OTHER FORMS OF FINANCING:
Rajan, Raghuram G., 1992, Insiders and outsiders: The choice between informed and arm’s-length debt, Journal of Finance 47, 1367-1400.

Hillion, Pierre, and Theo Vermaelen, 2003, Death Spiral Convertibles, Journal of Financial Economics forthcoming.

B. EQUITY OWNERSHIP

OWNERSHIP AND FIRM VALUE: THE CLASSICS:
Demsetz, Harold, and Kenneth Lehn, 1985, The structure of corporate ownership: Causes and consequences, Journal of Political Economy 93, 1155-1177.

Morck, Randall, Andrei Shleifer, and Robert W. Vishny, 1988, Management ownership and market valuation: An empirical analysis, Journal of Financial Economics 20, 293-315.

McConnell, John J., and Henri Servaes, 1990, Additional evidence on equity ownership and corporate value, Journal of Financial Economics 27, 595-612.

OTHER PAPERS:
McConnell, John J., and Henri Servaes, 1995, Equity ownership and the two faces of debt, Journal of Financial Economics 39, 131-157.

Denis, David J., and Atulya Sarin, 1999, Ownership and board structures in publicly traded corporations, Journal of Financial Economics 52, 187-223.

Himmelberg, Charles P., R. Glenn Hubbard, and Darius Palia, 1999, Understanding the determinants of managerial ownership and the link between ownership and performance, Journal of Financial Economics 53, 353-384.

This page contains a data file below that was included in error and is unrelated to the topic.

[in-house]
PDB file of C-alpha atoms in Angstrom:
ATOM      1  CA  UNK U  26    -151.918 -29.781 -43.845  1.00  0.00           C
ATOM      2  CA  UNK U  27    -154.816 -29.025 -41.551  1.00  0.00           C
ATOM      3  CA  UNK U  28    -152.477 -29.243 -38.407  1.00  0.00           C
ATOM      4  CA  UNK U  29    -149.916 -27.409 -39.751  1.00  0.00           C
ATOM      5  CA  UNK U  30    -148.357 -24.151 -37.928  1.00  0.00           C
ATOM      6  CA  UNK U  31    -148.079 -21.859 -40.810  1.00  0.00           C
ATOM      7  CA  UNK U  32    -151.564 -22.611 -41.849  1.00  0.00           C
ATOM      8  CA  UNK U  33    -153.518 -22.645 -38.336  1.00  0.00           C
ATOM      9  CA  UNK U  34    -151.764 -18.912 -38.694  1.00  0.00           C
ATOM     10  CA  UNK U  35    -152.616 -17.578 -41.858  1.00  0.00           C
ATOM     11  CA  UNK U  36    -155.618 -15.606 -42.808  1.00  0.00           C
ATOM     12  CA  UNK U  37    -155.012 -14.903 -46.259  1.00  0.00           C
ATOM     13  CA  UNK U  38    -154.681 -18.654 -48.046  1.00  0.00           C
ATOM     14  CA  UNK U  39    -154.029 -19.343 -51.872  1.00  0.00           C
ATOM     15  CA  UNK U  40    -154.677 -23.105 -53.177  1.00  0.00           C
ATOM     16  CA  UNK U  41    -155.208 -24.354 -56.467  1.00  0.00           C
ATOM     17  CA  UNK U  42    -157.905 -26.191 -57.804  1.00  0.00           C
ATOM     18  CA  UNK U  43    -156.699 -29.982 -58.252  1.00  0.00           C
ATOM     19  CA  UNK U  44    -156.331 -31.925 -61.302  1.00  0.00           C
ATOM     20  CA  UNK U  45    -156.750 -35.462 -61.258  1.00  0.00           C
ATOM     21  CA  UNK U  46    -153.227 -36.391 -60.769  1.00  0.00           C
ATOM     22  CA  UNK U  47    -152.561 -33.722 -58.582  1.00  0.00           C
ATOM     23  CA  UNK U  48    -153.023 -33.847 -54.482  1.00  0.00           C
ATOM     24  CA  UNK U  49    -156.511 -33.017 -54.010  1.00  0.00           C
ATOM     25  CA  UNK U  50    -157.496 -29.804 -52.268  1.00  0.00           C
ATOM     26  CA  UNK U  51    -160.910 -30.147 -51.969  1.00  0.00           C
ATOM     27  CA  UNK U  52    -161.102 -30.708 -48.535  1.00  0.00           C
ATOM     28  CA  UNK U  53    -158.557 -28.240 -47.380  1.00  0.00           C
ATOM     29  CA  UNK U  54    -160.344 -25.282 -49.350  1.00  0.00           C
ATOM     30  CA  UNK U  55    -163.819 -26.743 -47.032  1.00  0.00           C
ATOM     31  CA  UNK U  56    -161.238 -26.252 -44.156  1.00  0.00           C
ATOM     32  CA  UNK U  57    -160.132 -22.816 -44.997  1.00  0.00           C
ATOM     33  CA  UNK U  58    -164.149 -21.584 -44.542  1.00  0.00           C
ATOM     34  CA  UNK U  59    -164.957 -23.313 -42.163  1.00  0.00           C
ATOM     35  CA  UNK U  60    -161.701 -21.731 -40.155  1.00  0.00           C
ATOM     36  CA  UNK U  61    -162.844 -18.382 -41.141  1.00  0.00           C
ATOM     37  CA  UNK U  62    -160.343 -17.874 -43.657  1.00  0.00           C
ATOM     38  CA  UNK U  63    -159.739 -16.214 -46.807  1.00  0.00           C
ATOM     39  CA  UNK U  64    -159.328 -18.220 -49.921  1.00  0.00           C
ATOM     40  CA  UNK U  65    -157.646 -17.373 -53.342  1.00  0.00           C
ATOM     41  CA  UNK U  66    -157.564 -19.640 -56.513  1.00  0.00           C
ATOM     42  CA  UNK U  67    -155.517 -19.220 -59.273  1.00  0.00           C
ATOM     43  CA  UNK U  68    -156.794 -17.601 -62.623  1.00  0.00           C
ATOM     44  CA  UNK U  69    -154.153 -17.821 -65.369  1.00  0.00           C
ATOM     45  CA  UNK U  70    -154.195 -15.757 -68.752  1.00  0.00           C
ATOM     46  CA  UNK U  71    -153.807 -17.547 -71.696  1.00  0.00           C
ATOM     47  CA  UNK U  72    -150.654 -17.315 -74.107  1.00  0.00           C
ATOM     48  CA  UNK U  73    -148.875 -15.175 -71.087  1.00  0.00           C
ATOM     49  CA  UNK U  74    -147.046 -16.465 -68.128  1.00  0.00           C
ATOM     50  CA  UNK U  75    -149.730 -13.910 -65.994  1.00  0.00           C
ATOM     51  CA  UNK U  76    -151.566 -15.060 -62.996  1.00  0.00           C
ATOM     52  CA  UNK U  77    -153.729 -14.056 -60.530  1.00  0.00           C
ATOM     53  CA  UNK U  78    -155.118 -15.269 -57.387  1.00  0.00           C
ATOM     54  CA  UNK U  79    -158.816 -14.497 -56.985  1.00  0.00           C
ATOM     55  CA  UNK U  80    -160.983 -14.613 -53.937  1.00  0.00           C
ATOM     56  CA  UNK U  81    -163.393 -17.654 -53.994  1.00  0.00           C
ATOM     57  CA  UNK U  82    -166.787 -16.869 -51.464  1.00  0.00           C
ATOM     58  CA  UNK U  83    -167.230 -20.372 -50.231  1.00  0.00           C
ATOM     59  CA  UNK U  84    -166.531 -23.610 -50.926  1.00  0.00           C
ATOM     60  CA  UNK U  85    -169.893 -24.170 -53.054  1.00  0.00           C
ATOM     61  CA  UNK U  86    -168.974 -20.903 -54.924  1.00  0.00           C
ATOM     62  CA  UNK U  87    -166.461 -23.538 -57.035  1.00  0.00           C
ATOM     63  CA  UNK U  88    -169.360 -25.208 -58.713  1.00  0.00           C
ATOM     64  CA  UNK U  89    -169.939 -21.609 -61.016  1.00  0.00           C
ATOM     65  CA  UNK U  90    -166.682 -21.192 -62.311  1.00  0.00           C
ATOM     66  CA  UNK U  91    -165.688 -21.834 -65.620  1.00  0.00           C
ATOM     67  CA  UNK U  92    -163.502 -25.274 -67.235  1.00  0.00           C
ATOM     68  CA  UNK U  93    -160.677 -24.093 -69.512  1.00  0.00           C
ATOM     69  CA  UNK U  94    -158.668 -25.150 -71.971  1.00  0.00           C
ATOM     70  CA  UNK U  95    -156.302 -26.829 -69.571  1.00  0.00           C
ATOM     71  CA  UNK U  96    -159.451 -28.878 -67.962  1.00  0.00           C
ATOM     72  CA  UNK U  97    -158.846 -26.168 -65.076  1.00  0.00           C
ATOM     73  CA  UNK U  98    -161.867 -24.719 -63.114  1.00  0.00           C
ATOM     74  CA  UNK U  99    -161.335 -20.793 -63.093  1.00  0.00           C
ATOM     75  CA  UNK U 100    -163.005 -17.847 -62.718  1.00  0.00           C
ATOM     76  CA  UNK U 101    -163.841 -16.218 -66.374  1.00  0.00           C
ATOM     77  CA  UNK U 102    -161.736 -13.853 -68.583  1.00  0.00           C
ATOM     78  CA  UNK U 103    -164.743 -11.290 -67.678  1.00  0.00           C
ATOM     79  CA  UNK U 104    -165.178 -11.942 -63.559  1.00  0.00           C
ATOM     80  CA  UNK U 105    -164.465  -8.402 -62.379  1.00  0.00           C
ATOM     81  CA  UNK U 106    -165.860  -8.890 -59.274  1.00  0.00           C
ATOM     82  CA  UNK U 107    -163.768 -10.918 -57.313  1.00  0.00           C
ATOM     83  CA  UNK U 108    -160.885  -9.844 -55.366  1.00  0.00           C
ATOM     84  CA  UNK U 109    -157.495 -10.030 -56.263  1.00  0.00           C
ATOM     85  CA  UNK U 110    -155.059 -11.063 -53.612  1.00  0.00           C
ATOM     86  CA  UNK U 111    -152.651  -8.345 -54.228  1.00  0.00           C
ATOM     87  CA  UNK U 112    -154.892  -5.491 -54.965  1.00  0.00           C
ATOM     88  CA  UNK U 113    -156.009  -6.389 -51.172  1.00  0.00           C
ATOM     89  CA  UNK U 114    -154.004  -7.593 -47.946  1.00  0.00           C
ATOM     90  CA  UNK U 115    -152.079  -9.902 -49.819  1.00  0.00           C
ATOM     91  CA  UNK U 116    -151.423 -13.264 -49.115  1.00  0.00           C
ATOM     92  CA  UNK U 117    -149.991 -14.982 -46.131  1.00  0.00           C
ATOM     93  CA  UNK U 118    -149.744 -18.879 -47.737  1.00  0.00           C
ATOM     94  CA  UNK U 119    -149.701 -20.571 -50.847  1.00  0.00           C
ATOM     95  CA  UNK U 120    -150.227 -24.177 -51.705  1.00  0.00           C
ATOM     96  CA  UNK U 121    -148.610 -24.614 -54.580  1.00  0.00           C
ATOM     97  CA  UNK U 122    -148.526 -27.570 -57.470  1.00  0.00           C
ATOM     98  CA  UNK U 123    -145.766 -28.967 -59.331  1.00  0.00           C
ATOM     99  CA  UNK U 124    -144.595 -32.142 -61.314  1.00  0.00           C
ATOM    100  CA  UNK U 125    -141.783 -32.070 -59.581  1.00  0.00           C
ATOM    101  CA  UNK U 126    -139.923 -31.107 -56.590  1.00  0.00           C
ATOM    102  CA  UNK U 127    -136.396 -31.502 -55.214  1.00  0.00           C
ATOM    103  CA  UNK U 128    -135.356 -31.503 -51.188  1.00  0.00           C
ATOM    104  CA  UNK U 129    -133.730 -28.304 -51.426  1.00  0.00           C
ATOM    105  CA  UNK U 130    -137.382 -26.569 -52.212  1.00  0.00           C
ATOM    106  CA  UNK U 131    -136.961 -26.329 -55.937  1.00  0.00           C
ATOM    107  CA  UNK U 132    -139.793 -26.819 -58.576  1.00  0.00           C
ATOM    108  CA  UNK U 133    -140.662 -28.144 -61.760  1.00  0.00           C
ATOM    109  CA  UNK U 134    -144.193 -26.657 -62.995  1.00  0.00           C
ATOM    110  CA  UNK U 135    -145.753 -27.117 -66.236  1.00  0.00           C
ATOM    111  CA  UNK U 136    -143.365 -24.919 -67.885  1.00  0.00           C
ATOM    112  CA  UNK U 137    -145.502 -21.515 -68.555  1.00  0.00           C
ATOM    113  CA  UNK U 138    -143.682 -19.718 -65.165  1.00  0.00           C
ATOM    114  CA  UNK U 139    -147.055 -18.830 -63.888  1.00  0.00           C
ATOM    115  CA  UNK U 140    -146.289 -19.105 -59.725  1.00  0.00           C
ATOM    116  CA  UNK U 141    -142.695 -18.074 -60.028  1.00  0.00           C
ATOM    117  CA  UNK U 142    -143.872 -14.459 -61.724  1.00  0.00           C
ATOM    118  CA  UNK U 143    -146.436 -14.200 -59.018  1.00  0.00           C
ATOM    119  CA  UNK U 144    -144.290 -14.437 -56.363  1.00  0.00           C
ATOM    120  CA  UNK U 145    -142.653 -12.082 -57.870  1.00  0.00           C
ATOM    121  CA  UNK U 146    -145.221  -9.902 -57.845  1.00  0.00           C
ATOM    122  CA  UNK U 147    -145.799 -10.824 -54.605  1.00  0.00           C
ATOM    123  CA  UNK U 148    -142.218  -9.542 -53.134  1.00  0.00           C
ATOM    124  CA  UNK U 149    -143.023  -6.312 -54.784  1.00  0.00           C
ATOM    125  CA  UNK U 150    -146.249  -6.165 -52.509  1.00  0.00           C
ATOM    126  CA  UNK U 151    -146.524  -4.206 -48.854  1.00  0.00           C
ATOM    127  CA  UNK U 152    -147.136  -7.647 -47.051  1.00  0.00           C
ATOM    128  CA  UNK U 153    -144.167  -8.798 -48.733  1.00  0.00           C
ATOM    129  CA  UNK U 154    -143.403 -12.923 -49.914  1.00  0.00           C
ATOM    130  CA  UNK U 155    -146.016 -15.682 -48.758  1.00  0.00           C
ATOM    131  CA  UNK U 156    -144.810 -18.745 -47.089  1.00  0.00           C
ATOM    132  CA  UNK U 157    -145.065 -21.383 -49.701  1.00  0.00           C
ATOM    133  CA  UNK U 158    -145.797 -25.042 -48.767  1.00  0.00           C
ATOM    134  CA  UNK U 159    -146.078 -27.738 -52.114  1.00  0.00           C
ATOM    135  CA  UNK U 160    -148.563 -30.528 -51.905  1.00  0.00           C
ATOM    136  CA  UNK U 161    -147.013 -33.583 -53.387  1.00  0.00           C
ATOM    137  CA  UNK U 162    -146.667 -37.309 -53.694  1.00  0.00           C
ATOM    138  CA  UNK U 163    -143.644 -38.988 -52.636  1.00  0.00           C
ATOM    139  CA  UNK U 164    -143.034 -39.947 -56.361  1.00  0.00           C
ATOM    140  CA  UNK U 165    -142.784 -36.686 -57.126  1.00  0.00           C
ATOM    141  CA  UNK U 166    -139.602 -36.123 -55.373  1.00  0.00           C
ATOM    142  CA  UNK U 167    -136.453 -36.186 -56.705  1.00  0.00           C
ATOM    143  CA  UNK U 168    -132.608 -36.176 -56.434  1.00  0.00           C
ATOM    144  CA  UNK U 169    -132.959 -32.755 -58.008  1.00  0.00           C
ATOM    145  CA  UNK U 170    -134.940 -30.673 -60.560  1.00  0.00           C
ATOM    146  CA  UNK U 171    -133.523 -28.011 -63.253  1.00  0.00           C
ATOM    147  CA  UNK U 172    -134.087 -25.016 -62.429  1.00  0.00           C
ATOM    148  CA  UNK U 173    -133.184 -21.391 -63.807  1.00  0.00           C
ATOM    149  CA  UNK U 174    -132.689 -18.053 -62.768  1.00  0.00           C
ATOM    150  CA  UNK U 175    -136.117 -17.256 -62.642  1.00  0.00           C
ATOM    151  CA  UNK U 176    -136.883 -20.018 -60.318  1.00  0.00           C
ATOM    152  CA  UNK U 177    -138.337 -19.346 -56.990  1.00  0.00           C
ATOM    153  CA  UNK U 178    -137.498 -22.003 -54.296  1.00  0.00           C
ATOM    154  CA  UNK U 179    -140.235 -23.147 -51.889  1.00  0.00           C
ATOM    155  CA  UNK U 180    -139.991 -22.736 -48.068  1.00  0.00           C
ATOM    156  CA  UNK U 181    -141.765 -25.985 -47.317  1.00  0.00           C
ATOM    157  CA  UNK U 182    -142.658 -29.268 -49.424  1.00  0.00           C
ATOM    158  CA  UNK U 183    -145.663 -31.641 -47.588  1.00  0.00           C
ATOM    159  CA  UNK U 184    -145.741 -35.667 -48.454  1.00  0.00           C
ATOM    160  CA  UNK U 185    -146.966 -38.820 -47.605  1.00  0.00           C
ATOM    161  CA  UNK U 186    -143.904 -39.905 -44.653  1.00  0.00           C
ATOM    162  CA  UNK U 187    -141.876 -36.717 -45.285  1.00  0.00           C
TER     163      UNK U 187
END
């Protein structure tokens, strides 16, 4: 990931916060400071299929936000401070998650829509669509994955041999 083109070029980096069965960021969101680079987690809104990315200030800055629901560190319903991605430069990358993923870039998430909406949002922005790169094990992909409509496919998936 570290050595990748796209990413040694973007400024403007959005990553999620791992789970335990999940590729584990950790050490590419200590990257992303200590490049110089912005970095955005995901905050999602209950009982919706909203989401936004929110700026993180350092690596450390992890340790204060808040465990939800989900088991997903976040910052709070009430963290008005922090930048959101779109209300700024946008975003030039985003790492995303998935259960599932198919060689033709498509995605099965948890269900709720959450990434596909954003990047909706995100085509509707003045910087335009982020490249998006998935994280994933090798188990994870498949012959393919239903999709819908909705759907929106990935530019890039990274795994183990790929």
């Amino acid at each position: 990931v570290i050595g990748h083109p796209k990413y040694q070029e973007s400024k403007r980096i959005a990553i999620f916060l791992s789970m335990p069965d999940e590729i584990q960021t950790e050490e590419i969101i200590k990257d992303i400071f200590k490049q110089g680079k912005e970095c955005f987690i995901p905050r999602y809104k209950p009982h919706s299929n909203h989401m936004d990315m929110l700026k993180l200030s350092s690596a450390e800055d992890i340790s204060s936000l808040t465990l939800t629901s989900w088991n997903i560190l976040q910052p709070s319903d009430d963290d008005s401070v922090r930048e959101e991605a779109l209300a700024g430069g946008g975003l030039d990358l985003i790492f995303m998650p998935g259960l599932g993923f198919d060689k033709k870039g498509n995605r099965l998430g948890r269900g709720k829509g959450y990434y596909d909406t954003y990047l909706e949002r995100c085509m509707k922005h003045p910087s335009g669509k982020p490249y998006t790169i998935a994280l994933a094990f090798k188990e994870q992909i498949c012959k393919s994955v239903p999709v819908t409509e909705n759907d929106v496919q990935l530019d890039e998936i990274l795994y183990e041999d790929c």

Ang, James S., Rebel A. Cole, and James Wuh Lin, 2000, Agency costs and ownership structure, Journal of Finance 55, 81 - 106.

C. PAYOUT POLICY: DIVIDENDS AND SHARE REPURCHASES

THE CLASSICS:
Lintner, John, 1956, Distribution of incomes of corporations among dividends, retained earnings, and taxes, American Economic Review 46, 97-113.

Miller, Merton H., and Myron S. Scholes, 1982, Dividends and taxes: Some empirical evidence, Journal of Political Economy 90, 1118-1141.

Fama, Eugene F., and Kenneth R. French, 2001, Disappearing dividends: Changing firm characteristics or lower propensity to pay?, Journal of Financial Economics 60, 3-43.

THE CHOICE BETWEEN REPURCHASES AND DIVIDENDS:
DeAngelo, Harry, Linda DeAngelo, and Douglas J. Skinner, 2003, Are dividends disappearing? Dividend concentration and the consolidation of earnings, Journal of Financial Economics forthcoming.

Grullon, Gustavo, and Roni Michaely, 2002, Dividends, share repurchases and the substitution hypothesis, Journal of Finance 57, 1649-1684.